Image provided by: University of Oregon Libraries; Eugene, OR
About The morning Astorian. (Astoria, Or.) 1899-1930 | View Entire Issue (Feb. 26, 1908)
THE MORNING ASTOillAN, ASTORIA OREGON".
One very wholesome effect of the
effort' to keep the clastic alive ha
been a inntleriilicitig of the way. , of
teaching them." It i no ' longer
' eumtgh for the Instructor to drill hit
pupil In the grammar, rhetoric and
vemiflcation of Caciar, Cicero and
Virgil or Xenophon, Pluto and
Homer. The form I of lett Import
ance than the tubttnuce, though the
mental exercise given by mattering
the forme U Mill appreciated, The
student at Brown who trie to get in
trtni'h with 111 miirll (if llm nnrinnta
may do 10 tlirough the medium of the
Greek and Latin language, or he
may um translation, not a a meant
of hoodwinking hi intructori, but
in clause where the ole endeavor li
to Impart inch knowledge at an Eng
lish tpeaking perton can properly
acquire of the Latin etiaybtt or the
Creek dramatist!, ' " '
Particularly for those students who
have no gift of learning languages
and a great many people are to limi
ted by nature these courses in classic
literature minus classic tongues are
likely to be valuable. The involved
periodic sentences of Cicero and De
mosthenes are no longer stumbling
blocks In the path of scholarship,
The oration against Catiline is not em-
ntiivfl fla Ik mnit nf tittllnar Imlit.frv
in the use of Latin dictionary.
The inspiration to good citizenship,
Becoming to tut iirown Men, I the
chief lesson to be learned from the
courses, in the wisdom of the ancients
among whom the idea of the city
state was developed for the first time
in history. Socrates, from a dusty
..! ... i..... i.. ...... .e .l. i...
I'umicr uiifti in flic turner ui mc icn
ure ball, . became a kindly, patient,
wise old man who understood better
than his, fellow citizens the evil in
fluences that in time must break down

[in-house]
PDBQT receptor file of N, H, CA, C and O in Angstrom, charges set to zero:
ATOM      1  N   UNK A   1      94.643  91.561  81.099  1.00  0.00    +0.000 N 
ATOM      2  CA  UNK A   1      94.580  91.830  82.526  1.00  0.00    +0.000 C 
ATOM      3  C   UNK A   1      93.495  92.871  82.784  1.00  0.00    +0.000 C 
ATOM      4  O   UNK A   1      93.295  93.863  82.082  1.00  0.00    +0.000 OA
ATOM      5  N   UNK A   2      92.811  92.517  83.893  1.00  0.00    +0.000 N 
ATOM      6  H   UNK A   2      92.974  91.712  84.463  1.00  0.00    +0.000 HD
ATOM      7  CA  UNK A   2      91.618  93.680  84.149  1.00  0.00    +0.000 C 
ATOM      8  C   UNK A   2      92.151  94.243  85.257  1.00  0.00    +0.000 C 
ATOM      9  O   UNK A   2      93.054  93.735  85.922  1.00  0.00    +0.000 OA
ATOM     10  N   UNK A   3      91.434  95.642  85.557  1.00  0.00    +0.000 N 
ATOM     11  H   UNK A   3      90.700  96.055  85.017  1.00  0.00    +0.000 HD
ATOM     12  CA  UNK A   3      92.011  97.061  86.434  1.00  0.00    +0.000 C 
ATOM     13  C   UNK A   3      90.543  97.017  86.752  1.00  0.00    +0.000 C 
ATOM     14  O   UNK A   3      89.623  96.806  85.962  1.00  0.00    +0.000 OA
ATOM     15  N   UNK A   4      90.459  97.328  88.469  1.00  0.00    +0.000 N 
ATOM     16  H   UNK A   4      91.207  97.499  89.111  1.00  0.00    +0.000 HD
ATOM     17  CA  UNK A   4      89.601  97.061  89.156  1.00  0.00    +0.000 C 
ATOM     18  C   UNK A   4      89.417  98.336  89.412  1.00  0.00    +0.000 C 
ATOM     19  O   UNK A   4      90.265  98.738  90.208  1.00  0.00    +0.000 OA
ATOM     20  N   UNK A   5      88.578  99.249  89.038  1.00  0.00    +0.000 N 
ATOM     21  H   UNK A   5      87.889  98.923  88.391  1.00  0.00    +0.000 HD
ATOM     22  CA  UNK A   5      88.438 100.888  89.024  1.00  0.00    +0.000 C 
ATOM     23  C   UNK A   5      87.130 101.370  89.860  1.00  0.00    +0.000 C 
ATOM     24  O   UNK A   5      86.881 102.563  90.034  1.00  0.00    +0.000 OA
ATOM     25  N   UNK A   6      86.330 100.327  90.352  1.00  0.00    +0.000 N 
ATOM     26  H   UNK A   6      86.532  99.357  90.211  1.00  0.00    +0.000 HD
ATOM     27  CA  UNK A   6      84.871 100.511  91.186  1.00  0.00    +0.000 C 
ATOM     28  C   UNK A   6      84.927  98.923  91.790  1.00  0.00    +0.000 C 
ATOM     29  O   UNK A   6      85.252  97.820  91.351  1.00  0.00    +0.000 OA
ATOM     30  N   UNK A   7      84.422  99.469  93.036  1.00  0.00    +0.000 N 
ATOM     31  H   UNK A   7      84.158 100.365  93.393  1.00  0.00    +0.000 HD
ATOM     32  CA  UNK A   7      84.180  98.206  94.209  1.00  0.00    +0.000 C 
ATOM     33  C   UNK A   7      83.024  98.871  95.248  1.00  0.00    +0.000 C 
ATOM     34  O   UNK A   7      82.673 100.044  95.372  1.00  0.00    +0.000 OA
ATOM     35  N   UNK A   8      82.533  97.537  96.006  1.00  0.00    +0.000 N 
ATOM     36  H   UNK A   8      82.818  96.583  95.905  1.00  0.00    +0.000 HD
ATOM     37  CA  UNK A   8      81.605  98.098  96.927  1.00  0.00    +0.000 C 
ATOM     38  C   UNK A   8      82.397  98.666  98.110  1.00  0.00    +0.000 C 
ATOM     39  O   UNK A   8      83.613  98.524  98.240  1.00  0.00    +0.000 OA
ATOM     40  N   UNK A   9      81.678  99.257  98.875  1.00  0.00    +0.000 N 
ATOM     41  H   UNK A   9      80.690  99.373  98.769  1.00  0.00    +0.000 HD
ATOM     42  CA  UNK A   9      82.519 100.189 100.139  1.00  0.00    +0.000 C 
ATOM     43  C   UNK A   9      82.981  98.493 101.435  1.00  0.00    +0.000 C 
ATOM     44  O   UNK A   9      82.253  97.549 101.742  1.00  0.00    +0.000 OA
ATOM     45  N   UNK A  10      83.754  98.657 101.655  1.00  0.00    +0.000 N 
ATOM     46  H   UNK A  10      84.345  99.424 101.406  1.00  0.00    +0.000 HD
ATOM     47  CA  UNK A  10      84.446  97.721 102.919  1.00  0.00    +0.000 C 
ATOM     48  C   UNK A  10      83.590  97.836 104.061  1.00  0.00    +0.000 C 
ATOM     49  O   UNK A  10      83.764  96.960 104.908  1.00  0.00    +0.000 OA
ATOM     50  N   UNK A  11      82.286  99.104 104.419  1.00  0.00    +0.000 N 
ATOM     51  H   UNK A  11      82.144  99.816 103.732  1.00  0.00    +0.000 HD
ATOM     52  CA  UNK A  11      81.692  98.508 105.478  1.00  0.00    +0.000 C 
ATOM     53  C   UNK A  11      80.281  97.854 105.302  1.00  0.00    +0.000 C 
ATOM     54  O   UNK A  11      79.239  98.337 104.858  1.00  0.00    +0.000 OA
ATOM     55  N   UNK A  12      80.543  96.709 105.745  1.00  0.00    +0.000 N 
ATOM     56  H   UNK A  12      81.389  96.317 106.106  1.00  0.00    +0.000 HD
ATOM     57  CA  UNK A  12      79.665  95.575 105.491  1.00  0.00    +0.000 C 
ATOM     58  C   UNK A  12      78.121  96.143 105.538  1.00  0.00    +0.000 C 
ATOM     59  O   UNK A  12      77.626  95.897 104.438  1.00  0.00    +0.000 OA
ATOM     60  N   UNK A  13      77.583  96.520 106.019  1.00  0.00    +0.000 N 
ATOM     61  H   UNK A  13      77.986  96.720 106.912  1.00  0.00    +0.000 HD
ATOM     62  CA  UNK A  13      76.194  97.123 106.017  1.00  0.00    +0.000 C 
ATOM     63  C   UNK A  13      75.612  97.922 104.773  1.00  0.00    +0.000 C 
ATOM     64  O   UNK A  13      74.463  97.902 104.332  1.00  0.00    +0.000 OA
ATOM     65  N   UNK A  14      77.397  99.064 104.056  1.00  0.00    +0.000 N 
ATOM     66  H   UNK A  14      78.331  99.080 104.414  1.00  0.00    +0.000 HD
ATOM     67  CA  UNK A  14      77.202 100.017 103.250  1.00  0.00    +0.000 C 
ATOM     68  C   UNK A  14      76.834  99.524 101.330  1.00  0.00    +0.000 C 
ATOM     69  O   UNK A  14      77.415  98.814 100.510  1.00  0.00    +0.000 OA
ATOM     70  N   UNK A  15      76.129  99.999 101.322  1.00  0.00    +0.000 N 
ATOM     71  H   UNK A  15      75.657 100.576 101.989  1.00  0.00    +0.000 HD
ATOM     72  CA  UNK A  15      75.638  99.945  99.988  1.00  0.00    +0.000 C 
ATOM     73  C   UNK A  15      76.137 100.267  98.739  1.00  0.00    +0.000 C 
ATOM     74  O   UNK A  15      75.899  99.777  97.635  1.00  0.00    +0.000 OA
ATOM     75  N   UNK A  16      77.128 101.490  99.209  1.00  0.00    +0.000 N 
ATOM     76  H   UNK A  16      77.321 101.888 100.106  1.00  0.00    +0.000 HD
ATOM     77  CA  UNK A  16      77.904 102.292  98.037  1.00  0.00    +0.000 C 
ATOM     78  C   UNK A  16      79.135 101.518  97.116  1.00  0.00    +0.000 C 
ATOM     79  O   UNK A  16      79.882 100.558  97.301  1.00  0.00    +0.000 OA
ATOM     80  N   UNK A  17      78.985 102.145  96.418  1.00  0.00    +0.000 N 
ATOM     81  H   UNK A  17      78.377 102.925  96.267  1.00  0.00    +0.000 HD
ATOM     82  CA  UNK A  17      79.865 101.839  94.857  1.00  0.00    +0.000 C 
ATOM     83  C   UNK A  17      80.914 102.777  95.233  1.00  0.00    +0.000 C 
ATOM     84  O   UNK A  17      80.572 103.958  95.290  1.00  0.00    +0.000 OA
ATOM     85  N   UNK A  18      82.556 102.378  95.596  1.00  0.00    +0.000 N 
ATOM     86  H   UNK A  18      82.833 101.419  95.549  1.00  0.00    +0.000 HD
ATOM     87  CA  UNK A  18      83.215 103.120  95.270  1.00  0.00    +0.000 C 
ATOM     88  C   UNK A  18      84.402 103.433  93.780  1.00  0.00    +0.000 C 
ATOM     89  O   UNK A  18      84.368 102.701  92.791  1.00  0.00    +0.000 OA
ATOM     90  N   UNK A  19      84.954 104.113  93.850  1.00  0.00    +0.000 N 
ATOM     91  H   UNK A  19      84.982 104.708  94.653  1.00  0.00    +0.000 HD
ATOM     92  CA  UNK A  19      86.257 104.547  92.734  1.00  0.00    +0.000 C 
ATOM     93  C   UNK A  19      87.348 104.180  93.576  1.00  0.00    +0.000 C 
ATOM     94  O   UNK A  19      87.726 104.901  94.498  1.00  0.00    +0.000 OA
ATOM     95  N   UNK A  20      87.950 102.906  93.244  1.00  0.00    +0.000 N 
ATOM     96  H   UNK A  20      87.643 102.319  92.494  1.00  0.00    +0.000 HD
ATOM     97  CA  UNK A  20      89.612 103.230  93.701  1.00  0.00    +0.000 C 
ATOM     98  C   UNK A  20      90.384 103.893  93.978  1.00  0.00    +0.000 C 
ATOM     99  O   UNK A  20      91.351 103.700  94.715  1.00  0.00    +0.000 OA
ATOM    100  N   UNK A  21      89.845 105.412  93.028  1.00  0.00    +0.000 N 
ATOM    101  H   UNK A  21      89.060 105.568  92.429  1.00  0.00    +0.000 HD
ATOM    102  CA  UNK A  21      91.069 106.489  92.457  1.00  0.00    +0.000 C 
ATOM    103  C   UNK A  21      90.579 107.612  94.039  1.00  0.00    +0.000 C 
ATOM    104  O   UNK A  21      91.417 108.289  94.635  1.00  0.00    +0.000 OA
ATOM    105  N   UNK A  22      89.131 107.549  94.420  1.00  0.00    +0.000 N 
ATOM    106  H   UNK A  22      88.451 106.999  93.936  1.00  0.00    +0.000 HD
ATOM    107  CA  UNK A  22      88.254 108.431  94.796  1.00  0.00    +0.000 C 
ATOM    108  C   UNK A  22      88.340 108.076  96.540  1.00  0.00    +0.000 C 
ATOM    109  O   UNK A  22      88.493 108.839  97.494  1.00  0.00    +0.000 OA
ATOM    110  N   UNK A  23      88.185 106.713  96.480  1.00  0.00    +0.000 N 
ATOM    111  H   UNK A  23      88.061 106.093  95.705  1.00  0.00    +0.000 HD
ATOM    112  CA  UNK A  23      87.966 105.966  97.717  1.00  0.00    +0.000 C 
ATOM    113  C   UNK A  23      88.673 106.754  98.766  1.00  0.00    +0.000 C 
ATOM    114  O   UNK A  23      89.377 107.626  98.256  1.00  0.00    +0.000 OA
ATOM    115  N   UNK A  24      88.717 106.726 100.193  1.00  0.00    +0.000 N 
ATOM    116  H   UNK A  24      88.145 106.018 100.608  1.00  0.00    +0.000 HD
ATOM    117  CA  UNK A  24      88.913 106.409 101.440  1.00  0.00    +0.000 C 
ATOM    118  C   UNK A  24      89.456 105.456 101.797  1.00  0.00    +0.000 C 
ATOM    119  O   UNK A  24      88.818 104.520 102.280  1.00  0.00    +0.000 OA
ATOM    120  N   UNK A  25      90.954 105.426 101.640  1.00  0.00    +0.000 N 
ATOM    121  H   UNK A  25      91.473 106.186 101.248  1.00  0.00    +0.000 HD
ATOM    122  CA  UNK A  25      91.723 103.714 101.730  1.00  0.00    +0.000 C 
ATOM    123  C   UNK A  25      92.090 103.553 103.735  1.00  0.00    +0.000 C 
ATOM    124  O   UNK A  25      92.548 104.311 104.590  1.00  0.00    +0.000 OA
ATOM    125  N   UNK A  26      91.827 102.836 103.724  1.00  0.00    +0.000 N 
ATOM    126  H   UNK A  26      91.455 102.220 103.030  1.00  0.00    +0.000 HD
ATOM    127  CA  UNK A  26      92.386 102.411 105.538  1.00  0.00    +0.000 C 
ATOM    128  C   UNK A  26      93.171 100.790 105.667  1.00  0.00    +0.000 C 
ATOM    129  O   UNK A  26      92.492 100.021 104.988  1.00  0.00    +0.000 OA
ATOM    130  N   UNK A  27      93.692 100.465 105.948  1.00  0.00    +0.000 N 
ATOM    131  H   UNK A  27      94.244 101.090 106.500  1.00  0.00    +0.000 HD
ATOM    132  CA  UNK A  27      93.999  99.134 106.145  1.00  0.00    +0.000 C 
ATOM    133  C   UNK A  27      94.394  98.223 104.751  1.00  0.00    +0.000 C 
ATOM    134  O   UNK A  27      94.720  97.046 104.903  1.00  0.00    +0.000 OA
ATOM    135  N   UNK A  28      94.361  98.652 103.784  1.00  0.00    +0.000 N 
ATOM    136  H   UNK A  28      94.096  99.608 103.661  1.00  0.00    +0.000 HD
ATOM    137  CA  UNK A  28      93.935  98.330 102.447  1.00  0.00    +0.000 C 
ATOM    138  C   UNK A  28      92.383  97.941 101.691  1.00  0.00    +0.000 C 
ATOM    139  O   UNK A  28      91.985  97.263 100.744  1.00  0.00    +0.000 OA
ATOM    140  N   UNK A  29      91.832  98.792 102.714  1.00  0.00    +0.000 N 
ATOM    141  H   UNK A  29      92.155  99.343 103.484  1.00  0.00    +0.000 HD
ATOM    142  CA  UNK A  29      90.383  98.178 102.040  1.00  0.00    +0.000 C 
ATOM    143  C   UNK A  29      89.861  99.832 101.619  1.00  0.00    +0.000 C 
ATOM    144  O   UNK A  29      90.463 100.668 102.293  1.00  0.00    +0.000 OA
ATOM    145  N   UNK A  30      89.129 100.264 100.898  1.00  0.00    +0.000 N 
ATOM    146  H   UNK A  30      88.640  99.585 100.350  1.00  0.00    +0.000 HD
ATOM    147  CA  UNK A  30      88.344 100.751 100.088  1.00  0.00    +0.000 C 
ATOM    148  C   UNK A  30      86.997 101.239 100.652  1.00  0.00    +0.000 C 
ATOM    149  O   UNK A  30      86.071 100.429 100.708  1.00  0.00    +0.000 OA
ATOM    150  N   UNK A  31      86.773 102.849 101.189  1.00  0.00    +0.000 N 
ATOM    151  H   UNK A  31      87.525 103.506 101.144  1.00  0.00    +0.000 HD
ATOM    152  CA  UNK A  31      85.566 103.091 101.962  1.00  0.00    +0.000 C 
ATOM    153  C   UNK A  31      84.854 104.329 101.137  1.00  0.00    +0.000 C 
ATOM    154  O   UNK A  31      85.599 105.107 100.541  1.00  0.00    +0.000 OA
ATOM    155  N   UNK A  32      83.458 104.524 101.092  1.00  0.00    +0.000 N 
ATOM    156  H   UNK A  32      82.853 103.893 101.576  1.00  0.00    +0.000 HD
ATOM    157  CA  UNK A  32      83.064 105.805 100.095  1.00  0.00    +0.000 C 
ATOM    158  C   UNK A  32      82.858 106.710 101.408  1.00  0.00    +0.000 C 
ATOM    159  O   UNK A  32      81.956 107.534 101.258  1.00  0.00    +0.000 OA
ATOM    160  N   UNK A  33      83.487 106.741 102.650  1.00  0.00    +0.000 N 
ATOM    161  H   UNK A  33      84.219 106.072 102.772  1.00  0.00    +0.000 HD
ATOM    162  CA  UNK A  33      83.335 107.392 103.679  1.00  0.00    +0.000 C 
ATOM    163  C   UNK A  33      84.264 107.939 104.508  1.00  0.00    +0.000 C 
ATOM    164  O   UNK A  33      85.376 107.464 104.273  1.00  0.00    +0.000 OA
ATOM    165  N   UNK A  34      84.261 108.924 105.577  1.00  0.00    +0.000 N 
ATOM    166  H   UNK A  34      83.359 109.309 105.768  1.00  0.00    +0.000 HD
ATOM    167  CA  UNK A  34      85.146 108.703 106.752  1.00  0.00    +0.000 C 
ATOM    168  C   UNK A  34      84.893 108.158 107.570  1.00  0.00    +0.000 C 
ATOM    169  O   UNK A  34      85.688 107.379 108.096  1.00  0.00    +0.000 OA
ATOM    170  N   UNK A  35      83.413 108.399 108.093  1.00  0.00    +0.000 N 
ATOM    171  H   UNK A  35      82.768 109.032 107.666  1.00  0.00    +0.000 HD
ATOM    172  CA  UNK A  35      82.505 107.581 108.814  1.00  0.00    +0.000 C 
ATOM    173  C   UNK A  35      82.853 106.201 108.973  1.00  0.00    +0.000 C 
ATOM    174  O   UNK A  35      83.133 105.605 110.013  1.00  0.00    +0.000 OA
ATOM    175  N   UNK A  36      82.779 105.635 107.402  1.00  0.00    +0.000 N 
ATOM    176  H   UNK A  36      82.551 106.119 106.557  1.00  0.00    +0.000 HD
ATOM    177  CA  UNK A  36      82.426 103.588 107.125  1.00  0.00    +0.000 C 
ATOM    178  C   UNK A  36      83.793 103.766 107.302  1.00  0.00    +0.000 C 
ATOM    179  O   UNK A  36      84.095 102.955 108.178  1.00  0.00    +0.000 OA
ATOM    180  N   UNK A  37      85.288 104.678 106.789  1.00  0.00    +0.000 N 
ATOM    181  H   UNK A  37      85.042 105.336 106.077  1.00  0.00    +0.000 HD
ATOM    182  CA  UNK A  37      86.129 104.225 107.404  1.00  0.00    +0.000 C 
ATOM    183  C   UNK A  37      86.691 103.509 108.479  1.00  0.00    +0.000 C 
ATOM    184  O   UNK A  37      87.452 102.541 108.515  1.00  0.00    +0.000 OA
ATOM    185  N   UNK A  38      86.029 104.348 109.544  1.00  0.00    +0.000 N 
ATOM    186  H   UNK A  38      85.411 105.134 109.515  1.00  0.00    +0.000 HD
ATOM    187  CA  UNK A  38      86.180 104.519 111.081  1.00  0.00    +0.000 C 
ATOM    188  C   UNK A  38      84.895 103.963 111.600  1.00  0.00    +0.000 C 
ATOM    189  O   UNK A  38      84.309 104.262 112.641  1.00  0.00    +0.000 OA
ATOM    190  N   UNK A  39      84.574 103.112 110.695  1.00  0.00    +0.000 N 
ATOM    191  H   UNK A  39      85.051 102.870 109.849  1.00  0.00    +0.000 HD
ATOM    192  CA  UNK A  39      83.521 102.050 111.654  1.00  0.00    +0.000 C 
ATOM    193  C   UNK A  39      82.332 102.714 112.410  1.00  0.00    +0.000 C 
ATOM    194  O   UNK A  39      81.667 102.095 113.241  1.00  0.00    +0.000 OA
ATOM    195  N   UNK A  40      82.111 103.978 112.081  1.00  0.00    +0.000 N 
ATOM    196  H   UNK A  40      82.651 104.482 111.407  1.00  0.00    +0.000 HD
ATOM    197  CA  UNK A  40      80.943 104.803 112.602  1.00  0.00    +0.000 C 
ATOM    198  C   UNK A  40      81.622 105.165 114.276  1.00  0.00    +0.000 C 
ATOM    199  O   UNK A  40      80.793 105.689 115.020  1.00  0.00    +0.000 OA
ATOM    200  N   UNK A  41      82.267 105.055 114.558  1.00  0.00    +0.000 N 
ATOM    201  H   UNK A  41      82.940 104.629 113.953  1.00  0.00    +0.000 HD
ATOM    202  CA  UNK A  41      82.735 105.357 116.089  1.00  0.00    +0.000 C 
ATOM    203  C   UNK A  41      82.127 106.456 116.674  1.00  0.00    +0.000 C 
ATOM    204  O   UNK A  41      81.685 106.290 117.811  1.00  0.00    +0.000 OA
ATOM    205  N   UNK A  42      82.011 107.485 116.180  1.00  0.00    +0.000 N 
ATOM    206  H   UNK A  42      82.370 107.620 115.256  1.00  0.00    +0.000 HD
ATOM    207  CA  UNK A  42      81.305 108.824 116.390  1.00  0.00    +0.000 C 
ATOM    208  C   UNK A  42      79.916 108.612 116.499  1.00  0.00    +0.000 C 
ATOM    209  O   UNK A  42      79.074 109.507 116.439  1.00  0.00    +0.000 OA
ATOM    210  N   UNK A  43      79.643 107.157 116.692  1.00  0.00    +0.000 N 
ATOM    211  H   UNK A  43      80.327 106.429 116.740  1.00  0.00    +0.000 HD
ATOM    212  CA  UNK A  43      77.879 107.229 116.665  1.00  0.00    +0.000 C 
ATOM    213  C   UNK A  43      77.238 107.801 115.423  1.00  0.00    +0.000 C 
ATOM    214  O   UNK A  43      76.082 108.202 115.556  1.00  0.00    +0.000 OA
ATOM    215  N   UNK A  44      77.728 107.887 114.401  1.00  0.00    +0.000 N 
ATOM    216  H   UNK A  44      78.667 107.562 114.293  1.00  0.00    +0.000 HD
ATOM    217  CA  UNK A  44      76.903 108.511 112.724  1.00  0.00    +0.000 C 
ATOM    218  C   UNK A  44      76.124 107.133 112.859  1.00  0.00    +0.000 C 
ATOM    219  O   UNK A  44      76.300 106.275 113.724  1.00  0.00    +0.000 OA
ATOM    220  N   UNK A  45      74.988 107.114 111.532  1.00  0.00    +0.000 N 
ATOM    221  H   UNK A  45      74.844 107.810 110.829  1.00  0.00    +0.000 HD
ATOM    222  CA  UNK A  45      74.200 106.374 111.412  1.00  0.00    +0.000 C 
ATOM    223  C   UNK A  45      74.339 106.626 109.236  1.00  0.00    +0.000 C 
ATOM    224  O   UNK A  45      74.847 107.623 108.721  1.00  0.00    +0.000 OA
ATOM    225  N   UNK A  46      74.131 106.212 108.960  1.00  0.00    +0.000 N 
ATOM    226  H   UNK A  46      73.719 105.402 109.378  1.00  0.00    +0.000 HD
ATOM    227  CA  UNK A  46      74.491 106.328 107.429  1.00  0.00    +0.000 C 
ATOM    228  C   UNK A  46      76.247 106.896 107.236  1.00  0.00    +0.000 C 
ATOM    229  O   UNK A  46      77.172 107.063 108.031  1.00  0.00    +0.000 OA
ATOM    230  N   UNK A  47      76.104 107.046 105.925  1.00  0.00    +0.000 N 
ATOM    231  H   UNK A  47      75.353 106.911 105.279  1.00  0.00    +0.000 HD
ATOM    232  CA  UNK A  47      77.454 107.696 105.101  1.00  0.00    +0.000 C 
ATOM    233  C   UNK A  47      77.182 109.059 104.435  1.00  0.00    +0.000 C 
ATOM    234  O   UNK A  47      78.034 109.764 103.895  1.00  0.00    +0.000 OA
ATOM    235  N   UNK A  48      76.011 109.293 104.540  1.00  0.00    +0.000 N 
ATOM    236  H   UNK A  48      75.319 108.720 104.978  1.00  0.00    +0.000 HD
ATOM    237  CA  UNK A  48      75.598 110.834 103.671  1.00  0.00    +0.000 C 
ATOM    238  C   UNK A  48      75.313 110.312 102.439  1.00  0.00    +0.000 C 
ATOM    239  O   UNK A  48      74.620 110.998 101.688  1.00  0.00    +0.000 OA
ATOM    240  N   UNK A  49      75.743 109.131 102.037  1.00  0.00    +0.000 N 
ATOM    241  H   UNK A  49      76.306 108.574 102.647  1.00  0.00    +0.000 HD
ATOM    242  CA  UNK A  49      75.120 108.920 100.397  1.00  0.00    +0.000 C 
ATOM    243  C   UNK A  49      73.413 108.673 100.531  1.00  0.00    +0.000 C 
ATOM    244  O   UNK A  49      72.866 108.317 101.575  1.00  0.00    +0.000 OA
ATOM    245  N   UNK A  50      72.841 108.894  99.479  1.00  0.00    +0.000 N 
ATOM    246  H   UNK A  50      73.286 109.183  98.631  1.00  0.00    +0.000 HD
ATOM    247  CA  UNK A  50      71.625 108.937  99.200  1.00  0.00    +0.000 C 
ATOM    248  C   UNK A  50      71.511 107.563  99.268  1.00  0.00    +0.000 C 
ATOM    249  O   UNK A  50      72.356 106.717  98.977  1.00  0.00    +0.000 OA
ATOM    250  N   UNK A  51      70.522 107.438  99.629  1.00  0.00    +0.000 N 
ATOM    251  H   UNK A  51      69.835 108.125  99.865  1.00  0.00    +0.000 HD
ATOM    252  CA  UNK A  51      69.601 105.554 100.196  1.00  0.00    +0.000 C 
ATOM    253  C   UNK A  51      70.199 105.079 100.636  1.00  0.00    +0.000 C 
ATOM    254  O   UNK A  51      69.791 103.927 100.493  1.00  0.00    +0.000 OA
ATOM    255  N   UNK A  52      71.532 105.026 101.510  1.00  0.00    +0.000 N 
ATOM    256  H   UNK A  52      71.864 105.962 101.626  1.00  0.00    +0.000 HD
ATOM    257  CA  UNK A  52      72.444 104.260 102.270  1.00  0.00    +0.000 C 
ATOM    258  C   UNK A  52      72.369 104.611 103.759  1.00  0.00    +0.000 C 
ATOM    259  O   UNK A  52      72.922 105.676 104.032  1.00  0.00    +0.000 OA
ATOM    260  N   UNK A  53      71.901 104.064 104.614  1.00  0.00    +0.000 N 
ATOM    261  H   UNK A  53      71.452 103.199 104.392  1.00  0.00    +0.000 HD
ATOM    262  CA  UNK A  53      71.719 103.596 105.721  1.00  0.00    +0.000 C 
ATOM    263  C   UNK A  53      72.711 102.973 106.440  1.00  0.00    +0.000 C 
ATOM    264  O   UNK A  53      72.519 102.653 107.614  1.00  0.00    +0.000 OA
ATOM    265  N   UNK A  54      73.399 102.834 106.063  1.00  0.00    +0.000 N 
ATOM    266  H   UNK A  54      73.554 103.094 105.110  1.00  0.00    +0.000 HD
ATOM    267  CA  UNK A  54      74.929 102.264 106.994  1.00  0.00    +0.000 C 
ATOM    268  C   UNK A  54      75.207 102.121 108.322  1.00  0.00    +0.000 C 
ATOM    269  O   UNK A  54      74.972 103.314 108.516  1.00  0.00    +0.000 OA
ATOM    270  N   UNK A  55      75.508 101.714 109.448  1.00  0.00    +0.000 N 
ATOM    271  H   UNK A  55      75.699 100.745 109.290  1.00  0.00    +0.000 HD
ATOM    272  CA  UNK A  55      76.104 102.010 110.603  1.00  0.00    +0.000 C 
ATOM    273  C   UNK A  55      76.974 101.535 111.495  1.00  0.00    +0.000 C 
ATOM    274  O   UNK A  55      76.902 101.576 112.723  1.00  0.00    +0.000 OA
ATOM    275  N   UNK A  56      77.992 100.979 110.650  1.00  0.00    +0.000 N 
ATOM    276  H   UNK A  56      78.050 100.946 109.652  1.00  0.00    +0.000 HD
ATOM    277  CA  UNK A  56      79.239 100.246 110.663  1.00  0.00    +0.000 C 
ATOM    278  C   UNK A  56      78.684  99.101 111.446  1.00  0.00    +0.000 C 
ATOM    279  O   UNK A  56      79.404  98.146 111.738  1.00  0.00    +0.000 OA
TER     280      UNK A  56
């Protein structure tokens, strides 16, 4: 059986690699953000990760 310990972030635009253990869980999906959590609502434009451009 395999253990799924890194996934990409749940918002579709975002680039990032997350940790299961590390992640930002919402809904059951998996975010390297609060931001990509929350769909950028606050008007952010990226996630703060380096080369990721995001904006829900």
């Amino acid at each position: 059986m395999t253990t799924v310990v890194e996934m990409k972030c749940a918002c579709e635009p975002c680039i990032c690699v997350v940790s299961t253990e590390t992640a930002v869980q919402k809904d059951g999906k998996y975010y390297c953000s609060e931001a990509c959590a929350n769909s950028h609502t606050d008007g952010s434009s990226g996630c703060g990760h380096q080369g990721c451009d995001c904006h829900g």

the structure of society. The young
American is taught to know the anc
ient Greek and Romans at living
human beings, just at human a he is,
whose struggle for liberty, (or purity
of government, and for better social
condition were just at real a the
same struggle are in our time.
At they are taught through the
medium of the English language the
classic divide themselves into litera
ture, history and politics. The sole
purpose in all the courses it to span
the distance of twenty centuries and
make flesh and blood out of the dust
One course, (or instance, dealt with
the family life of the Romans, and an
other1 with the home surroundings of
. the Greek. In illustration there are
stereopticon lectures bringing graphi
cally before the students' eye the lactt
of the ancient world at depicted in
vase paintings, statuary and in modern
photographs of famous viewt, Pic
ture of present day happening have
their usefulness, too, for however
f.0 SPICES., ,q
Abioluri Purity, v flntsl flavor, (
IN ONI OR MANY COLORS
IN THE WESTJrOR
THE PRODUCTION OF
HldH ORADE WORK
tint M.ii4t faarai Aomt
M laaa fwir ail a 'f"!',lT' Talal a
MoCH's Walna(ThQwarf FuNN
hA .bwripilwi u numbari) amu 80 Banta. JflgJ
(wstTM. lubKriU todty.
lAf Aiwnra Waited. Hwtwws wm'M
tAlOTih enmmrnton. f .turn C.i.loa( el So 4
taarftne. Mint T1U MeCM CO-Haw VansJ
much Italy may have changed In tome